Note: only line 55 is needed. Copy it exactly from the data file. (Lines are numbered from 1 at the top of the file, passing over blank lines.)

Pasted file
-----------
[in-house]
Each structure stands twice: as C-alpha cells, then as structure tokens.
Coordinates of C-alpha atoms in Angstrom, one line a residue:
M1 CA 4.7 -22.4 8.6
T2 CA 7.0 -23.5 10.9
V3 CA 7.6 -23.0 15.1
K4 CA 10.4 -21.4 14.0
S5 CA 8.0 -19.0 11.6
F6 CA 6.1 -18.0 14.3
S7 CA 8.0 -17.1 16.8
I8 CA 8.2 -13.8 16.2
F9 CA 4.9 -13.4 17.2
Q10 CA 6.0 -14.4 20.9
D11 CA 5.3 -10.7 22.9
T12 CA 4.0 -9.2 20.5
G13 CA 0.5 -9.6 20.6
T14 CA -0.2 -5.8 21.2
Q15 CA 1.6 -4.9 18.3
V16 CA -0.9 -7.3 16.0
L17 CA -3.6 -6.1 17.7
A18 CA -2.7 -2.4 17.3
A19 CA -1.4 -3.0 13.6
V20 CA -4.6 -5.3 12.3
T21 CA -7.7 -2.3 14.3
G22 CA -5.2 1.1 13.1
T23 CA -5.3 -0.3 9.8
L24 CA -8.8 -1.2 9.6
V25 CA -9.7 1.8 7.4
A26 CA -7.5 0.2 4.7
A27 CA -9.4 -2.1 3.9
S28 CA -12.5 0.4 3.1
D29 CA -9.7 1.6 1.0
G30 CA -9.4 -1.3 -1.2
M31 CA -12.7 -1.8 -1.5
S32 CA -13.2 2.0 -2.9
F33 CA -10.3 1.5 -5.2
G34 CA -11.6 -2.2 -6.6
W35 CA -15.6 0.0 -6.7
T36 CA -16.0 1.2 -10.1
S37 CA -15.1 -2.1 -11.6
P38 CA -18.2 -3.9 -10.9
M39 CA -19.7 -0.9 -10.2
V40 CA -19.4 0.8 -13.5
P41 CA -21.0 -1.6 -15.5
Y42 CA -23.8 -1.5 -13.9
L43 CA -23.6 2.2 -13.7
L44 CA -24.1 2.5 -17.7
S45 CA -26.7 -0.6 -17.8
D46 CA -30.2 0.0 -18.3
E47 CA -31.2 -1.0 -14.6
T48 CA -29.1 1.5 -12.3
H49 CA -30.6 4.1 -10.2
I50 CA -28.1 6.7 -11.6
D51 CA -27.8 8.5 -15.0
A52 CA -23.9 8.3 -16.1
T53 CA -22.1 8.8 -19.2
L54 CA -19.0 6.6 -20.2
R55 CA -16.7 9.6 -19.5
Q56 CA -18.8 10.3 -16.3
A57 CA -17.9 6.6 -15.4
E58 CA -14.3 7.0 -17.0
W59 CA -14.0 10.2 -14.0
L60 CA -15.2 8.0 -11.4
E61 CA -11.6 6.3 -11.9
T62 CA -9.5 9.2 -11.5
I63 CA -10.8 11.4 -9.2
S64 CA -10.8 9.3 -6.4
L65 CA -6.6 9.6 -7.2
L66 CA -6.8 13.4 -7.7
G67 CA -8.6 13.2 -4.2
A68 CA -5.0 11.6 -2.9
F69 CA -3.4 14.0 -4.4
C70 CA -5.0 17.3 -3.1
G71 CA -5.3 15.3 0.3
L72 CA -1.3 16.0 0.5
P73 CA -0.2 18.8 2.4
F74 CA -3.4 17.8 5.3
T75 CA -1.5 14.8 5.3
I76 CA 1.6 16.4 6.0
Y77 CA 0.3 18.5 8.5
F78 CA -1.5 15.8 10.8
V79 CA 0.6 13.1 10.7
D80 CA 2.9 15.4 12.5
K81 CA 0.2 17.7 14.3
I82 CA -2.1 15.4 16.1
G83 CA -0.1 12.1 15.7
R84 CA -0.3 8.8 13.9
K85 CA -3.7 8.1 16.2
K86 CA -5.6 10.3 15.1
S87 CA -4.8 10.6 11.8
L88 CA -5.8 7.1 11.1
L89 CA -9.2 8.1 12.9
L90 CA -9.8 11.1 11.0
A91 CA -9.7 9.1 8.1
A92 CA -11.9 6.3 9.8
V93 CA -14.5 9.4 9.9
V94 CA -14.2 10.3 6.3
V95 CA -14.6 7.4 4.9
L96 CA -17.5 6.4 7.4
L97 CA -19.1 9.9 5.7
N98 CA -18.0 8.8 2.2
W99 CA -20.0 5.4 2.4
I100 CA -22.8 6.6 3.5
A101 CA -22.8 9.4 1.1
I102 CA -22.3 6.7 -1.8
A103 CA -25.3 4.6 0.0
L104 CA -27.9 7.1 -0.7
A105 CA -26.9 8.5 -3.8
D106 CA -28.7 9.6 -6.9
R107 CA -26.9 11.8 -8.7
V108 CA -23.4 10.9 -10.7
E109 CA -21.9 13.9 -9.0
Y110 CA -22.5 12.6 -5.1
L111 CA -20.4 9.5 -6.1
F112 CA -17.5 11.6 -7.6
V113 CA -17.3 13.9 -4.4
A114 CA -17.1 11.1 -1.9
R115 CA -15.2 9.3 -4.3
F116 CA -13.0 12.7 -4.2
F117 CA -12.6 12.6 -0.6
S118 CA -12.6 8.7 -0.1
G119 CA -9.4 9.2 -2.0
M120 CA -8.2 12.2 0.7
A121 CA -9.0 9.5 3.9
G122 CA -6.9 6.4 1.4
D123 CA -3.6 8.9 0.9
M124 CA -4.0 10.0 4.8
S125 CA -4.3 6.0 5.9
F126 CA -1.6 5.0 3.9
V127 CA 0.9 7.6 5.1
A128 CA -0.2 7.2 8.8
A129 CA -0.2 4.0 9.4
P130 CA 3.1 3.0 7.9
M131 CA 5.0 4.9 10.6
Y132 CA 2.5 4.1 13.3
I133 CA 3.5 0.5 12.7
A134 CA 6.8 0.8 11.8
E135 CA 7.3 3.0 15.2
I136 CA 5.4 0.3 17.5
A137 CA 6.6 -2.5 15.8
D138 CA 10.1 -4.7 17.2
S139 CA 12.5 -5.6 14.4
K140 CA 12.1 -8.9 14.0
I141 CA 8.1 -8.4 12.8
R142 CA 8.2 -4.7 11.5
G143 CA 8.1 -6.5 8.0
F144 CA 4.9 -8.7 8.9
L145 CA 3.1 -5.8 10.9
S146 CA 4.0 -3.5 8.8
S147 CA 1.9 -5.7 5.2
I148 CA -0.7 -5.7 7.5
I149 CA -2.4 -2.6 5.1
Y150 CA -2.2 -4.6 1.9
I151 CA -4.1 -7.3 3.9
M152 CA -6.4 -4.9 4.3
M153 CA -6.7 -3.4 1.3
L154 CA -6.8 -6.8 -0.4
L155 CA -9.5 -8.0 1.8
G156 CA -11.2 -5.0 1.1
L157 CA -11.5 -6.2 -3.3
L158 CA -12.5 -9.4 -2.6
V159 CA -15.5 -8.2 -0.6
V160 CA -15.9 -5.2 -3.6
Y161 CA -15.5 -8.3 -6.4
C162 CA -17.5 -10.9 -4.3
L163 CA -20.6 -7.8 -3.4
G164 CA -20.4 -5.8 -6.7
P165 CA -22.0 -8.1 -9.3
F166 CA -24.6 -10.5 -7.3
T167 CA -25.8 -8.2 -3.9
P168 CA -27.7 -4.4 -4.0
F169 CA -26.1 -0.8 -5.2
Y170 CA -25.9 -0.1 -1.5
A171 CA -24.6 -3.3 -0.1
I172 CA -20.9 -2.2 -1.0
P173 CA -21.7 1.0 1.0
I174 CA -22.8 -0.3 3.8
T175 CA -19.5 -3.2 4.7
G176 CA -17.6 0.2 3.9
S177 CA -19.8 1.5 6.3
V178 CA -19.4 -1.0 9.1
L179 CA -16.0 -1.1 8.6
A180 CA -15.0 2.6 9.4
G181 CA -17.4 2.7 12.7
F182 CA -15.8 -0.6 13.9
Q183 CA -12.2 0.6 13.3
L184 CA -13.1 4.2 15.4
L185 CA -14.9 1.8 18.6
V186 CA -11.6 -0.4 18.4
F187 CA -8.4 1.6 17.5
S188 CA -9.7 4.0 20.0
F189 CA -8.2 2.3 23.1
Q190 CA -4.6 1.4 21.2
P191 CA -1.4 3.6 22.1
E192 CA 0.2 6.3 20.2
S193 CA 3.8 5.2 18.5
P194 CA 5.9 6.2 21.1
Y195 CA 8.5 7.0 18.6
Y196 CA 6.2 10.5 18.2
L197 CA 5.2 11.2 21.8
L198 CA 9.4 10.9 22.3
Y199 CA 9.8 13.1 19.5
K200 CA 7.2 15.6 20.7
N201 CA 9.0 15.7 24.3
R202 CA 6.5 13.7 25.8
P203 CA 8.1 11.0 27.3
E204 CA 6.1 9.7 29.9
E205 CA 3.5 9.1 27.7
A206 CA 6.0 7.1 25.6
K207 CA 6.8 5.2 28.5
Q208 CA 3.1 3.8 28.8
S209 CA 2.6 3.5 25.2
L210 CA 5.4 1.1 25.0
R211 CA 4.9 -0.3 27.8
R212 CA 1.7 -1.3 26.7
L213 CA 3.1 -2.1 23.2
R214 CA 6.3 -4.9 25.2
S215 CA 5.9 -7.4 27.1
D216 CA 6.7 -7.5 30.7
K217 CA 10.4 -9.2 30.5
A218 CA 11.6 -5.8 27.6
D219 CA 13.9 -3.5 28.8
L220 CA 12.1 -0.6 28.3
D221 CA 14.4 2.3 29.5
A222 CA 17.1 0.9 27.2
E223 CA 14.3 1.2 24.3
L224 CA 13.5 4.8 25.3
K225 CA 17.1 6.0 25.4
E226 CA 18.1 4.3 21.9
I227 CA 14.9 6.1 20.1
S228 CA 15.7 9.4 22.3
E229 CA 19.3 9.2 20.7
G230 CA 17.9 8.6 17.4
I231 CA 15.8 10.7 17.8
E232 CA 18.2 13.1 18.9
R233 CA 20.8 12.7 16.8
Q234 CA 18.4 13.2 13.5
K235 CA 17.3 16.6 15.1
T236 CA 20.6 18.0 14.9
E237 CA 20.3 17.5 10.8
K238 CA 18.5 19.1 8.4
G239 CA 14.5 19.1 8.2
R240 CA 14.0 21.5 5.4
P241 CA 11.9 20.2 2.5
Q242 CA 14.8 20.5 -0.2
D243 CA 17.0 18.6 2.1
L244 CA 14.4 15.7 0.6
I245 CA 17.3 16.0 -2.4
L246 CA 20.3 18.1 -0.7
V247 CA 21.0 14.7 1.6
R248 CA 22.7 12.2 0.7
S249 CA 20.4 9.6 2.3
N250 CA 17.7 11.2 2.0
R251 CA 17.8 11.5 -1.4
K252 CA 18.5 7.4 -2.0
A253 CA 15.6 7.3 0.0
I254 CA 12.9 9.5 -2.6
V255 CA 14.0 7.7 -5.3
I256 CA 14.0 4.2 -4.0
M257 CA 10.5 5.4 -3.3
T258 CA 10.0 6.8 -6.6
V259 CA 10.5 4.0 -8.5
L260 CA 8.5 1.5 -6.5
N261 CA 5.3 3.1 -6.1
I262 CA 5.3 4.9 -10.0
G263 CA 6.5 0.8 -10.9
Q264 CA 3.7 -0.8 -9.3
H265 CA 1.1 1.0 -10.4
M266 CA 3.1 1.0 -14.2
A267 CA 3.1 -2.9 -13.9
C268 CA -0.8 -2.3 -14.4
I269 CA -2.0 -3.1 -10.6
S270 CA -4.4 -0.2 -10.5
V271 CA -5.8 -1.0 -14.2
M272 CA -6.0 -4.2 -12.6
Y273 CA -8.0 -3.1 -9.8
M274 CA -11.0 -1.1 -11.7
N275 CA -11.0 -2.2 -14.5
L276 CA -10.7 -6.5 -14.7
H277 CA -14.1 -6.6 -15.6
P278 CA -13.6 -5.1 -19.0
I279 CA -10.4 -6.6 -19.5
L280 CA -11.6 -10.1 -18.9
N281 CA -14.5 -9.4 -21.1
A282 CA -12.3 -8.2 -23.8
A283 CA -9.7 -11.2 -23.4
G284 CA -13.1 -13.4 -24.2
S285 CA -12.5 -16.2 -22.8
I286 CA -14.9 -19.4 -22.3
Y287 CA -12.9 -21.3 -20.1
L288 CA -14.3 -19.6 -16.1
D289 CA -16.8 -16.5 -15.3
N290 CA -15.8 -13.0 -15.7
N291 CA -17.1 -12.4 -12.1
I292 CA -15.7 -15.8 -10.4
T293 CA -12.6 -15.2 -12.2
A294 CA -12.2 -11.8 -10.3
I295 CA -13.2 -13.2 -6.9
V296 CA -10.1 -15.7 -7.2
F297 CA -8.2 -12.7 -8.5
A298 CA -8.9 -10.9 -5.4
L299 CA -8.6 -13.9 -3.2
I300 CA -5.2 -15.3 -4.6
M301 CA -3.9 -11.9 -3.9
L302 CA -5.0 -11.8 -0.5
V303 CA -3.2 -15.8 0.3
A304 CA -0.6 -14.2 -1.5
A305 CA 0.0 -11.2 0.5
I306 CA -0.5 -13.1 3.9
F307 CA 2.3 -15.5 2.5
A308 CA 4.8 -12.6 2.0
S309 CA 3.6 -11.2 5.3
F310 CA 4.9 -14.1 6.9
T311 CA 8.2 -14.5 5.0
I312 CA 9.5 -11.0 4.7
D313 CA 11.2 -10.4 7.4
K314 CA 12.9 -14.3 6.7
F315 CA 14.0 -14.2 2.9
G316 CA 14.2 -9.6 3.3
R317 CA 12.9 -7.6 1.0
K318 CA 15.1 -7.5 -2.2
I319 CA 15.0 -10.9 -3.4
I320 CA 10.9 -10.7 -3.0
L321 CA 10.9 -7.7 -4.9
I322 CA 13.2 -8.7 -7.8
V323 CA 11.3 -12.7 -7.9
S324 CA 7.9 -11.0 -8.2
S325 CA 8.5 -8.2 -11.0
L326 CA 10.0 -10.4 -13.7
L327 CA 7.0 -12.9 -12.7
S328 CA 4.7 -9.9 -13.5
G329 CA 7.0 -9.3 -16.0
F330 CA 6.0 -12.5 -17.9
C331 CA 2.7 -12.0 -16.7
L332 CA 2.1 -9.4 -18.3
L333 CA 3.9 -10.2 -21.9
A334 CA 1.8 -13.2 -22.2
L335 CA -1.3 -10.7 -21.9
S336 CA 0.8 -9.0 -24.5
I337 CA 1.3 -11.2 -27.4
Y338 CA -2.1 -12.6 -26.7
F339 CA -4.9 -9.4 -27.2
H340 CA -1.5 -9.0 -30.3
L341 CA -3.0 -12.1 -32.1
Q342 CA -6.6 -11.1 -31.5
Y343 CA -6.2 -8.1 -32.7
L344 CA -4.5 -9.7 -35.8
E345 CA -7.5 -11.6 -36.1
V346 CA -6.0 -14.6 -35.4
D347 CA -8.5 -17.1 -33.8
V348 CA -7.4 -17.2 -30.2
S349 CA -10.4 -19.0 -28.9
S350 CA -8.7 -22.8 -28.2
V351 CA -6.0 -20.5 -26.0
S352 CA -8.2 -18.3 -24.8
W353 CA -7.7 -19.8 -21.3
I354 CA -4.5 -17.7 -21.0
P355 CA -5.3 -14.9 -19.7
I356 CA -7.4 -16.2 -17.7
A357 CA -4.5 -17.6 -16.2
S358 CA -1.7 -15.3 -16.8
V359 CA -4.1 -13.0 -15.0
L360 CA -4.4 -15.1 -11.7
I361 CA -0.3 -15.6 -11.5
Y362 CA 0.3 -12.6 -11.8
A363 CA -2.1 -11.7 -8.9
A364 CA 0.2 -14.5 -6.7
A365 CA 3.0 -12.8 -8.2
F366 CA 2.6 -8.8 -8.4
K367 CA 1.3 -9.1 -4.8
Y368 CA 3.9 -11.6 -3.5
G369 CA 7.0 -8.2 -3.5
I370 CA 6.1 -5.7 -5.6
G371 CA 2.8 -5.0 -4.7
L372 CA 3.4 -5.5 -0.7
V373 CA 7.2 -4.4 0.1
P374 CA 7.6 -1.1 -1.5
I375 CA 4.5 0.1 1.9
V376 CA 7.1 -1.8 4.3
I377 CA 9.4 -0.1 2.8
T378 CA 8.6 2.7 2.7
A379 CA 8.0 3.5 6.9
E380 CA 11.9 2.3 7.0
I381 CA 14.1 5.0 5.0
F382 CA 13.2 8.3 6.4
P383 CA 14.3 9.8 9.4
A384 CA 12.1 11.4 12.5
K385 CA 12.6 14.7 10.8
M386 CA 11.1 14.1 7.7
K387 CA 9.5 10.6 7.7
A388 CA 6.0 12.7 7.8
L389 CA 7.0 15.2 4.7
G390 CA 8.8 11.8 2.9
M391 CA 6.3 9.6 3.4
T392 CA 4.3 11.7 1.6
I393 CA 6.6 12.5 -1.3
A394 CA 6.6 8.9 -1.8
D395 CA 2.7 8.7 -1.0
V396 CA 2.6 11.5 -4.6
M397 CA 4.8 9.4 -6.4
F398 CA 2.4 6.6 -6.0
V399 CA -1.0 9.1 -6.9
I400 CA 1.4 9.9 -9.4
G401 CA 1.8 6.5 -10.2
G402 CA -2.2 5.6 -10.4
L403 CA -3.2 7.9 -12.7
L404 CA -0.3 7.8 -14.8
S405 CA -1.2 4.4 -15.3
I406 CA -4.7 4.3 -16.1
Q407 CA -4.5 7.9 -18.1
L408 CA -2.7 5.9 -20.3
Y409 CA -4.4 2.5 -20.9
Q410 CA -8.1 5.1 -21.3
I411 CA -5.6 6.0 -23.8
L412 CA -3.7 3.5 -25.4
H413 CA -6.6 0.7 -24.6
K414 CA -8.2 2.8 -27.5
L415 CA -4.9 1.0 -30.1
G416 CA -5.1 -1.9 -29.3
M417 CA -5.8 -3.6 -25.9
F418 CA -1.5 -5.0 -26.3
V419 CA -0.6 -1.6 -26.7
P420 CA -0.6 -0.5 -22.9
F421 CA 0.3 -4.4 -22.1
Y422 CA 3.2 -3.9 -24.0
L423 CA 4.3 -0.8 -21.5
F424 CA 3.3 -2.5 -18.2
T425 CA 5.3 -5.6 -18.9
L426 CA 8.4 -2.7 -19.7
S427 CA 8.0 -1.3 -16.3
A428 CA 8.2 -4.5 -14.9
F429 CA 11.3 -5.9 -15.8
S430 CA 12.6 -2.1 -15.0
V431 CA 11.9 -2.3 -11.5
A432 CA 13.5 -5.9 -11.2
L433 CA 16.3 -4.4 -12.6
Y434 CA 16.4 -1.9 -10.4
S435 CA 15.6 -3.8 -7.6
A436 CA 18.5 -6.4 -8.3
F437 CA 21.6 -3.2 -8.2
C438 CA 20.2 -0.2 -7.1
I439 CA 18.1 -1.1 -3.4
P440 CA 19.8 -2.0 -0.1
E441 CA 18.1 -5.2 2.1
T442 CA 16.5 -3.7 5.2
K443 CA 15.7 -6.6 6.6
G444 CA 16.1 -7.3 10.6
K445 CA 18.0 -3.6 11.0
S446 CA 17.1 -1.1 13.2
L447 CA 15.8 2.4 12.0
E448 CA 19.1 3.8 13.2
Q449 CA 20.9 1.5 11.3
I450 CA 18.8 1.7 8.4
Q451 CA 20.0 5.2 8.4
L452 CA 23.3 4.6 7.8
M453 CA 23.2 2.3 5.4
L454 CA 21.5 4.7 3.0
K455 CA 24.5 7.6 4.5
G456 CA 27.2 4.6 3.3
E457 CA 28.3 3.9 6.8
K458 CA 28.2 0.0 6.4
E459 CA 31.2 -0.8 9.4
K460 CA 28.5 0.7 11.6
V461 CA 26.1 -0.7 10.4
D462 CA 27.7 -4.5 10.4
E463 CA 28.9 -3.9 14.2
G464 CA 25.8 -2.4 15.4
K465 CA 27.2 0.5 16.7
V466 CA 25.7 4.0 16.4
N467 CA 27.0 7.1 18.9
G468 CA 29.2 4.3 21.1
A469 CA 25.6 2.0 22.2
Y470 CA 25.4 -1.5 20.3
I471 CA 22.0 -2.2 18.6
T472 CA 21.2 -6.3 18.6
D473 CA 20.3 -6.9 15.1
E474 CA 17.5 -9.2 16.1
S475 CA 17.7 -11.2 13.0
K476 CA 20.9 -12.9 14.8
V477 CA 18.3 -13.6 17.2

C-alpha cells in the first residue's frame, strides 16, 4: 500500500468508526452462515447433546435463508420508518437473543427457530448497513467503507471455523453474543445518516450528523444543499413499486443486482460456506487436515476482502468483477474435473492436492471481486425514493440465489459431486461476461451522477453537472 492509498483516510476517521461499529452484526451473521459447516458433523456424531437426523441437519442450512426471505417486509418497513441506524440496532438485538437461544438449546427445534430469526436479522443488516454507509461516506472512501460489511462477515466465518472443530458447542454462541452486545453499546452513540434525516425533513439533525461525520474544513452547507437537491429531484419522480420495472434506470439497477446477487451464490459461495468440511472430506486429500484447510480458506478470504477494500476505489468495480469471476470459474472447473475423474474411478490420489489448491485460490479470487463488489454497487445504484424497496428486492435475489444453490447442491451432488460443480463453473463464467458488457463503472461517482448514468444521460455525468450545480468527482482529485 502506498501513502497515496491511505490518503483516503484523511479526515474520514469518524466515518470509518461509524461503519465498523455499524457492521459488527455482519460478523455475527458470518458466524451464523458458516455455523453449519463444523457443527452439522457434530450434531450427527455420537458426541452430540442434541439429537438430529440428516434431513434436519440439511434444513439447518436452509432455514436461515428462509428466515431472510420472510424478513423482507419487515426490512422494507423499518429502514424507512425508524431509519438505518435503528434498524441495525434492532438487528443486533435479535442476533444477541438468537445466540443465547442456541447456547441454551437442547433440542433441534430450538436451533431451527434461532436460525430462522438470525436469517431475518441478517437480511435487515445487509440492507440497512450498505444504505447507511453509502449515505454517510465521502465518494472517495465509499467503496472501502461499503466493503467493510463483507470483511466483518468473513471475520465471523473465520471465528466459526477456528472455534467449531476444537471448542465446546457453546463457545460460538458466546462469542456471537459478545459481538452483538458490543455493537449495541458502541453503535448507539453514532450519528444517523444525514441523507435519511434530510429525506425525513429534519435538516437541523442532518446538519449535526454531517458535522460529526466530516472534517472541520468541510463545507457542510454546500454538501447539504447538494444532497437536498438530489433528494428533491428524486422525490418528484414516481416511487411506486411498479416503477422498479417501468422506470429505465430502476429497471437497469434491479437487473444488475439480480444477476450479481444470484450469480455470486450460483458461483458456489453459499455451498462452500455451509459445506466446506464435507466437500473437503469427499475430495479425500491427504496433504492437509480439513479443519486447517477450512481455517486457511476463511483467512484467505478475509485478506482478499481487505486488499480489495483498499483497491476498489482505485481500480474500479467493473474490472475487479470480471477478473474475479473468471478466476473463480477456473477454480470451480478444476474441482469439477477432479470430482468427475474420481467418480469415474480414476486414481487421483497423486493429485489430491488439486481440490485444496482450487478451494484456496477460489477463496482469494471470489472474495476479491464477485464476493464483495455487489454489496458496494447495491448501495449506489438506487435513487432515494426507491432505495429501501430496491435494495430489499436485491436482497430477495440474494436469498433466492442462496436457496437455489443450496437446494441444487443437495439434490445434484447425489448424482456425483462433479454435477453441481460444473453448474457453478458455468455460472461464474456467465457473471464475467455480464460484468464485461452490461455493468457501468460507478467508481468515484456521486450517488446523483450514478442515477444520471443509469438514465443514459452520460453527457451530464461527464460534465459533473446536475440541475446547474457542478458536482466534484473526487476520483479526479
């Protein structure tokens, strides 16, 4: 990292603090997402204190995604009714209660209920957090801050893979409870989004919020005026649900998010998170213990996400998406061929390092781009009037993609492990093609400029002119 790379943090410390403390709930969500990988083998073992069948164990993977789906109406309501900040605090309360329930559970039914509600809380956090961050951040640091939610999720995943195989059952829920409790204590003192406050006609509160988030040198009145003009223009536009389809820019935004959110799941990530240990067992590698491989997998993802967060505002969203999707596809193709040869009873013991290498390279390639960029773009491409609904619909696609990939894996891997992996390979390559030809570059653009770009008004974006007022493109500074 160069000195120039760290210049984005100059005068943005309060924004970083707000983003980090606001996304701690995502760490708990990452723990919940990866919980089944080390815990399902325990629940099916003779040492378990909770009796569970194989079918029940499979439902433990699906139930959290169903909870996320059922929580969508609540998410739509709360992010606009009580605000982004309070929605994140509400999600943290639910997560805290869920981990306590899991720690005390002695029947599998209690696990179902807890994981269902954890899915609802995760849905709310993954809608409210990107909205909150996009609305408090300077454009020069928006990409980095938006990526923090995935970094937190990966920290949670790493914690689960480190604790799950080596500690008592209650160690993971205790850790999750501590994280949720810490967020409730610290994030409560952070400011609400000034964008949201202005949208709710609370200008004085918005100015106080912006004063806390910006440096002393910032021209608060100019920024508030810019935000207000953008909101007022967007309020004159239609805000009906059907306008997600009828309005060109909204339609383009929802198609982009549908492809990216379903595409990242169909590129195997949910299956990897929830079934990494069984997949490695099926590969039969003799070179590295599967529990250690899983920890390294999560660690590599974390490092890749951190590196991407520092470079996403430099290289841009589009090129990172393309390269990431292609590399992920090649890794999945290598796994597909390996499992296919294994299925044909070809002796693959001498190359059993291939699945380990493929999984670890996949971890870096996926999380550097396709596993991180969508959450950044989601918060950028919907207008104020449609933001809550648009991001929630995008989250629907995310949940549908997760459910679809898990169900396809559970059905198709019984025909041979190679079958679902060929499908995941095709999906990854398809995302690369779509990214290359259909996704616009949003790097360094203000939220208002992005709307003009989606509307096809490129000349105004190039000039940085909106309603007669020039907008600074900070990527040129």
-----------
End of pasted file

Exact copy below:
A52 CA -23.9 8.3 -16.1